Performance of emergency surgical front of neck airway access by head and neck surgeons, general surgeons, or anaesthetists: an in situ simulation study: Who is best to perform a surgical cricothyroidotomy?

Peter Groom, Louise Schofield, Natasha Hettiarachchi, Samuel Pickard, JEREMY BROWN, JOHN SANDARS, Ben Morton

Research output: Contribution to journalArticle

9 Citations (Scopus)

Abstract

BACKGROUND The “Can’t Intubate Can’t Oxygenate” (CICO) emergency requires urgent front of neck airway access to prevent death. In cases reported to the 4th National Audit Project, the most successful front of neck airway (FONA) was a surgical technique, almost all of which were performed by surgeons. Subsequently, UK guidelines adopted surgical cricothyroidotomy as the preferred
emergency surgical FONA technique. Despite regular skills-based training, anaesthetists may still be unwilling to perform an emergency surgical FONA.

AIM To compare consultant anaesthetists, head and neck surgeons and general surgeons in a high-fidelity simulated emergency. We hypothesised that head and neck surgeons would successfully execute emergency surgical FONA faster than anaesthetists and general surgeons.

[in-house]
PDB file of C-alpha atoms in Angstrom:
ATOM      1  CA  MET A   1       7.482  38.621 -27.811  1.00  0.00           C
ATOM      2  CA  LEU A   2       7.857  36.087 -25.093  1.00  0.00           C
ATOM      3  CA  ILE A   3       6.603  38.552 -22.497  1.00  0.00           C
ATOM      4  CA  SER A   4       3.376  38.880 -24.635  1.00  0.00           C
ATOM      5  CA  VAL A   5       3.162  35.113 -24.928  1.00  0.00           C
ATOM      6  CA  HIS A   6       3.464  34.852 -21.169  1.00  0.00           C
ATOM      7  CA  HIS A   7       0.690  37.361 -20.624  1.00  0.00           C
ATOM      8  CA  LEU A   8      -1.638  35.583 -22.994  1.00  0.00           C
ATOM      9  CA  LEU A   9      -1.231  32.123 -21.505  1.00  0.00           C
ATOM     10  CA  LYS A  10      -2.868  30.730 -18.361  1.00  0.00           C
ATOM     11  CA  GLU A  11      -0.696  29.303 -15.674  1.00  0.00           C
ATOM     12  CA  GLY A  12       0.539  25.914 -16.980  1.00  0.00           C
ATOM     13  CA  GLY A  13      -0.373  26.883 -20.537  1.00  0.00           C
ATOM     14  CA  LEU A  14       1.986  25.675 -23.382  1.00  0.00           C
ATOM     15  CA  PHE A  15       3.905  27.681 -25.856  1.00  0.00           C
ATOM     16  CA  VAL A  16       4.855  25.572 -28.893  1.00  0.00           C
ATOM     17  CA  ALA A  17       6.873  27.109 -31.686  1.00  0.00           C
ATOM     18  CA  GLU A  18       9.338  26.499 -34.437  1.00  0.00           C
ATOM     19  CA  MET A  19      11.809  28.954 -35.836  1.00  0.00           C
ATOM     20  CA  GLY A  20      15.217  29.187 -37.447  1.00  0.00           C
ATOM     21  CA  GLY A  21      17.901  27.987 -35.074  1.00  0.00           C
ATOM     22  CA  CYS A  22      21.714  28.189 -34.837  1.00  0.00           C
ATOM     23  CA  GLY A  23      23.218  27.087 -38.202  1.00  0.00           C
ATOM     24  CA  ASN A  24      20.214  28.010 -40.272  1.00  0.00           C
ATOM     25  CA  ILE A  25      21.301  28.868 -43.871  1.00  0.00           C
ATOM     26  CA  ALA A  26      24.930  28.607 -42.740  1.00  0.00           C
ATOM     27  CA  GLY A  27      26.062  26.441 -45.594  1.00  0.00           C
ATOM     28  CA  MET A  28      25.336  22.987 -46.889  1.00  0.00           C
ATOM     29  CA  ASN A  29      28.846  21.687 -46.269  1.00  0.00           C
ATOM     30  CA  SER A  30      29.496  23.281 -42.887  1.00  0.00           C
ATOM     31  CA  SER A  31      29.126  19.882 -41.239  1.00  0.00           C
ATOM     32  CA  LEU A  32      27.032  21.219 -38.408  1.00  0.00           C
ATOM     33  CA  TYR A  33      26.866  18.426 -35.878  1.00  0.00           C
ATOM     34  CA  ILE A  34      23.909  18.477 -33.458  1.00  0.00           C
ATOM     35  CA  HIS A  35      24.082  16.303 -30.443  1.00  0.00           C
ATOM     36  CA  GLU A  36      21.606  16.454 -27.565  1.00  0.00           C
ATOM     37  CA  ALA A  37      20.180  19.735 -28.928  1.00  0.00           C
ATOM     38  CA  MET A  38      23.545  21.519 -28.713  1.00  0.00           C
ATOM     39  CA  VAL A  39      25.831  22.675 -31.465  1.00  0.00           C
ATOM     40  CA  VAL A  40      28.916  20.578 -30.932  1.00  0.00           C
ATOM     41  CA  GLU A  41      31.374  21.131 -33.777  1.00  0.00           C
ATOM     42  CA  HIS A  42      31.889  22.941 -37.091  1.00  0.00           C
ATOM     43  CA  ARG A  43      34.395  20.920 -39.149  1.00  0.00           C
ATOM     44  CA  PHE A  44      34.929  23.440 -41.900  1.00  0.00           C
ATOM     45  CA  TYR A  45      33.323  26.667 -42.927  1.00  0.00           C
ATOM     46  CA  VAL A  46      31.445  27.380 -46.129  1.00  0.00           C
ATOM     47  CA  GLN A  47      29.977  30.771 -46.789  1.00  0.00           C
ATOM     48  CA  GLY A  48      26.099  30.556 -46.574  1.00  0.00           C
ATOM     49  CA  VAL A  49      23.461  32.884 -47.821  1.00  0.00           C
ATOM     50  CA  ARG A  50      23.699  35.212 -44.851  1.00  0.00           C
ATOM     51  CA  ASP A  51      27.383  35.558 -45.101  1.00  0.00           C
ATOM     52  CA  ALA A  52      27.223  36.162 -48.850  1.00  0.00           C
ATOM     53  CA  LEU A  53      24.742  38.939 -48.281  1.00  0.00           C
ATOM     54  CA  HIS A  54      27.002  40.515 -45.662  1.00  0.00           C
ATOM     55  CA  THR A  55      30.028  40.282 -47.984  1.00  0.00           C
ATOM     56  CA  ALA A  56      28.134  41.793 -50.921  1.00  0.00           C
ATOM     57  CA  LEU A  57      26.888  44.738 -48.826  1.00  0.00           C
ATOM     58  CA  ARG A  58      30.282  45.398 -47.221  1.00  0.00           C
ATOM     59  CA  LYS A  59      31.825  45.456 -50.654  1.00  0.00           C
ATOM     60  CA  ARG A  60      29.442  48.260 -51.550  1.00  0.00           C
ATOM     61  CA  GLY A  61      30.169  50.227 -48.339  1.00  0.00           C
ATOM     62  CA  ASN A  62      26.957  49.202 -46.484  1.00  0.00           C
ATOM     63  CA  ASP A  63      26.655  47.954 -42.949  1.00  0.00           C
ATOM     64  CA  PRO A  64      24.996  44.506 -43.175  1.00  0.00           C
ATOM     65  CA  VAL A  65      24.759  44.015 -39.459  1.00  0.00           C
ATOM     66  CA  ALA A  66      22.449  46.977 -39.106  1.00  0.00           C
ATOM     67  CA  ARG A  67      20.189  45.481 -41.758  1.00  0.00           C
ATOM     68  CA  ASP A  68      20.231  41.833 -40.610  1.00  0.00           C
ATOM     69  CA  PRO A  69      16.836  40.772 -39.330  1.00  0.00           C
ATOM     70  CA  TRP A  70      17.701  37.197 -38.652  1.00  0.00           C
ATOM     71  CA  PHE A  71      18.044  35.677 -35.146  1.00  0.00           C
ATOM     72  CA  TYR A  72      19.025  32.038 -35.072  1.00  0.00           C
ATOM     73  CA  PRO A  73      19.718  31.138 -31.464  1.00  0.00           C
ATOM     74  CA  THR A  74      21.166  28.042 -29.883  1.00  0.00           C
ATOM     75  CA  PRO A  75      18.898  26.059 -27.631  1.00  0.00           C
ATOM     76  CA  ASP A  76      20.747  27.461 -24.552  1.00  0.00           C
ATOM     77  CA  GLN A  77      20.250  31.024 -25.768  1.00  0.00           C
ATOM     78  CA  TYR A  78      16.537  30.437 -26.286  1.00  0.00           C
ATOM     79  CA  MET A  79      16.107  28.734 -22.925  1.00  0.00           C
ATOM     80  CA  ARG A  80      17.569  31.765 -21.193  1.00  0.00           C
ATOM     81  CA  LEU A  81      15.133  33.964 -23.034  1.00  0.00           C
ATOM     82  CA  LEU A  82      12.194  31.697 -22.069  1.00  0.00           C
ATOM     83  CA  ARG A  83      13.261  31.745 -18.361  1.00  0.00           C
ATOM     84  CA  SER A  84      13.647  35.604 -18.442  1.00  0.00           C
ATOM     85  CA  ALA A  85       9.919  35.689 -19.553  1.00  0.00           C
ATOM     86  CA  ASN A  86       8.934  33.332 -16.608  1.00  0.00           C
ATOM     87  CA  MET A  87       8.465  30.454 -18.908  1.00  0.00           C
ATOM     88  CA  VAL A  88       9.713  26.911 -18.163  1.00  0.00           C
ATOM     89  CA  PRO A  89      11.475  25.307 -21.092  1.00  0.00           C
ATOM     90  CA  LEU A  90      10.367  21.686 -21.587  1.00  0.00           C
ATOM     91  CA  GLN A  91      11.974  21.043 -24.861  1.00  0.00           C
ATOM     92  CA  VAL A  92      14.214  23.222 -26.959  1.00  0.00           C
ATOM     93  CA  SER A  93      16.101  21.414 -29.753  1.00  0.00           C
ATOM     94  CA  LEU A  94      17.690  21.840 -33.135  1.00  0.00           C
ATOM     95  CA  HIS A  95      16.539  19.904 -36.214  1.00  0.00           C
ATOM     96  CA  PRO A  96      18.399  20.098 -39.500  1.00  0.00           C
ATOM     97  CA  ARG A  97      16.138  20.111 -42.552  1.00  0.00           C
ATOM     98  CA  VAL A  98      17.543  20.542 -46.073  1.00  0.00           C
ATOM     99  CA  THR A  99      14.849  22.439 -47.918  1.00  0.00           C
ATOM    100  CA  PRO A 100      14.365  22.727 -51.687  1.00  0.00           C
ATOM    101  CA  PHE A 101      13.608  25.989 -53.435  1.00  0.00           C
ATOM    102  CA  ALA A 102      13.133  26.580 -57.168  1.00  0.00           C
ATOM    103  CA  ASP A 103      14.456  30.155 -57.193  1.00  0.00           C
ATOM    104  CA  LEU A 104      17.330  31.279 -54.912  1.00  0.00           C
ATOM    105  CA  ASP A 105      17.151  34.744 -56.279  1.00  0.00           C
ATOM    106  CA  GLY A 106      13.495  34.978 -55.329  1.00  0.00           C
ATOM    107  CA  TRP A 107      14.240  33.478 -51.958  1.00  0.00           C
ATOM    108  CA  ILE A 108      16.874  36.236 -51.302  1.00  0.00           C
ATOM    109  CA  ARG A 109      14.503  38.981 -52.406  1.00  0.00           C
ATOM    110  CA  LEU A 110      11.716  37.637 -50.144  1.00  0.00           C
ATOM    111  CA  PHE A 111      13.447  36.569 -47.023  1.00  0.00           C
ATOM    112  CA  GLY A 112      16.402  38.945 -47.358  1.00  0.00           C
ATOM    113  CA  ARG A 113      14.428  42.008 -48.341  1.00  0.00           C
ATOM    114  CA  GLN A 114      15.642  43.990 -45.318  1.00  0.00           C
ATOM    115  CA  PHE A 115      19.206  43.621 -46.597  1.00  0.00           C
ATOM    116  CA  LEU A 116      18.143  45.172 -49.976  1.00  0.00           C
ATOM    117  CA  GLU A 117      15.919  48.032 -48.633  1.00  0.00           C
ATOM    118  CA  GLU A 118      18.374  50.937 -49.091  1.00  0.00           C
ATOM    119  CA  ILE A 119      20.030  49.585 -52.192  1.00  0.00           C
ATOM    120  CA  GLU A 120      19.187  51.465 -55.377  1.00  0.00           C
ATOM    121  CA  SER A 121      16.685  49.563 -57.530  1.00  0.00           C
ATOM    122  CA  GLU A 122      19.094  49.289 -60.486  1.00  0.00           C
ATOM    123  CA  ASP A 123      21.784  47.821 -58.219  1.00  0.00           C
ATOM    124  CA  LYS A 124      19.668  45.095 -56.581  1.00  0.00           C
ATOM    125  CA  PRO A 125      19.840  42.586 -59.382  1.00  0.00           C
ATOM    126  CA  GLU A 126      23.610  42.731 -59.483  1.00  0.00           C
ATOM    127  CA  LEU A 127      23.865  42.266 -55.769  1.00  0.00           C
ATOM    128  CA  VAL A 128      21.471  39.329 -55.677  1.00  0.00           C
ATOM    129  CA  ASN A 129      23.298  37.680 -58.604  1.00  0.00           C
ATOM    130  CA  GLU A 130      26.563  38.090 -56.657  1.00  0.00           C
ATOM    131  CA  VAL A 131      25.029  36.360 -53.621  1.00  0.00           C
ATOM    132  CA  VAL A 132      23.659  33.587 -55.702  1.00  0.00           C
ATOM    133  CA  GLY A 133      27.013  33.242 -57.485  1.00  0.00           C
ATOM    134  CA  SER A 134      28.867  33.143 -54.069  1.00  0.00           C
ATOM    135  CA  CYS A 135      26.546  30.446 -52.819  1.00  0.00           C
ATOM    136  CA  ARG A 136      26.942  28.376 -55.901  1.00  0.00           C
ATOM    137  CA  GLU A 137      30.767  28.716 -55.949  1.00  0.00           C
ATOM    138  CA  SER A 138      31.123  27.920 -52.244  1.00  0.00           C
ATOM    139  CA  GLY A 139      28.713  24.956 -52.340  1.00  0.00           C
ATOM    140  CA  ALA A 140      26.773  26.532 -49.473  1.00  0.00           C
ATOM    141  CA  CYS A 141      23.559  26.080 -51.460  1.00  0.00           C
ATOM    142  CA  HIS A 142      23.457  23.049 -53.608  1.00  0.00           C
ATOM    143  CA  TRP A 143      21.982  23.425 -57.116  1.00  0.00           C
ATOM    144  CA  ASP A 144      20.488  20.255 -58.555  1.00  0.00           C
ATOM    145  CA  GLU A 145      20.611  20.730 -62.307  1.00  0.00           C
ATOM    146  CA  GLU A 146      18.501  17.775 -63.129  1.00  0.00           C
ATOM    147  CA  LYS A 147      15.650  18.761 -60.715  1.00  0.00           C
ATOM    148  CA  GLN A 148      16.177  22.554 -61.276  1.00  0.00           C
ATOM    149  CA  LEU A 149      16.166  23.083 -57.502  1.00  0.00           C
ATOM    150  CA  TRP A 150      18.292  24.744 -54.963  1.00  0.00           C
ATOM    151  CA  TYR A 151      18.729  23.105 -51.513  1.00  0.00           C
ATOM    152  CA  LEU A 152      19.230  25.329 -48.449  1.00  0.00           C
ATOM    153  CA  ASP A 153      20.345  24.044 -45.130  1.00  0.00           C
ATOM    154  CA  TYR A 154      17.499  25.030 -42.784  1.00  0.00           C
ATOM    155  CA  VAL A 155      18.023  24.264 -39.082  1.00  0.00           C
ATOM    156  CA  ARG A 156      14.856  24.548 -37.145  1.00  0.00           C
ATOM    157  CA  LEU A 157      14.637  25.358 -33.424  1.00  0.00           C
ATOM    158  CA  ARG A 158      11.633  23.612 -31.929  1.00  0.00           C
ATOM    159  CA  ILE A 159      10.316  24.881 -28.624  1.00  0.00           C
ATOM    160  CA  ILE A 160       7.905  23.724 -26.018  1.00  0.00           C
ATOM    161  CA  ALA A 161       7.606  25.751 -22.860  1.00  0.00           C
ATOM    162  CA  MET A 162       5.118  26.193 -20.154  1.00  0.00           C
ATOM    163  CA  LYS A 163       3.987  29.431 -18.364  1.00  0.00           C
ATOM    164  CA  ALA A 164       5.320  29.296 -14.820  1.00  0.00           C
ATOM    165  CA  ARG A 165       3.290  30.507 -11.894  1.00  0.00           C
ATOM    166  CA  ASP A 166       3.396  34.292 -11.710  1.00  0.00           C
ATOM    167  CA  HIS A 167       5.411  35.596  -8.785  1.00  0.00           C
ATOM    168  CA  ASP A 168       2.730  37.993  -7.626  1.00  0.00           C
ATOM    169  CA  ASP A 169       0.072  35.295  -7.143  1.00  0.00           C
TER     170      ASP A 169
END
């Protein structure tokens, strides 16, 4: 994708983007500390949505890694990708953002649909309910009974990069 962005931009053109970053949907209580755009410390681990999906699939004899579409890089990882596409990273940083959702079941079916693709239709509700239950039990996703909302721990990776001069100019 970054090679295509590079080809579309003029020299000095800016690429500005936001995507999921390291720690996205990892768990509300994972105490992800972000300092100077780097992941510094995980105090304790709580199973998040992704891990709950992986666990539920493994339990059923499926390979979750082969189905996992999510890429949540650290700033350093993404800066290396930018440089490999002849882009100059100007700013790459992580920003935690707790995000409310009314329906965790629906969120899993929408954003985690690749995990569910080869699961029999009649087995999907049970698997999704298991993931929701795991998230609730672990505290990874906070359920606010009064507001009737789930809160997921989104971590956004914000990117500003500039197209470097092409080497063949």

METHODS We recruited 15 consultants from each specialty (total 45). All agreed to participate in an in-situ hi-fidelity simulation of an ‘anaesthetic emergency’. Participants were not told in advance that this would be a CICO scenario.

RESULTS There was no significant difference in total time to successful ventilation between the three groups (median 86 vs. 98 vs. 126.5 seconds, p=0.078). However, anaesthetists completed the emergency surgical FONA procedure significantly faster than general surgeons (median 50 vs. 86 seconds, p=0.018). Despite this strong performance, qualitative data suggested some anaesthetists still believed ‘surgeons’ best placed to perform emergency surgical FONA in a genuine CICO situation.

CONCLUSION Anaesthetists regularly trained in emergency emergency surgical FONA function at levels comparable to head and neck surgeons and should feel empowered to lead this procedure in the event of a CICO emergency.
Original languageEnglish
JournalBritish Journal of Anaesthesia
Early online date23 Aug 2019
DOIs
Publication statusE-pub ahead of print - 23 Aug 2019

Keywords

  • Airway Obstruction
  • Trachestomy
  • Surgical training
  • High Fidelity Simulation training
  • Surgical Cricothyroidotomy
  • surgical training
  • tracheostomy

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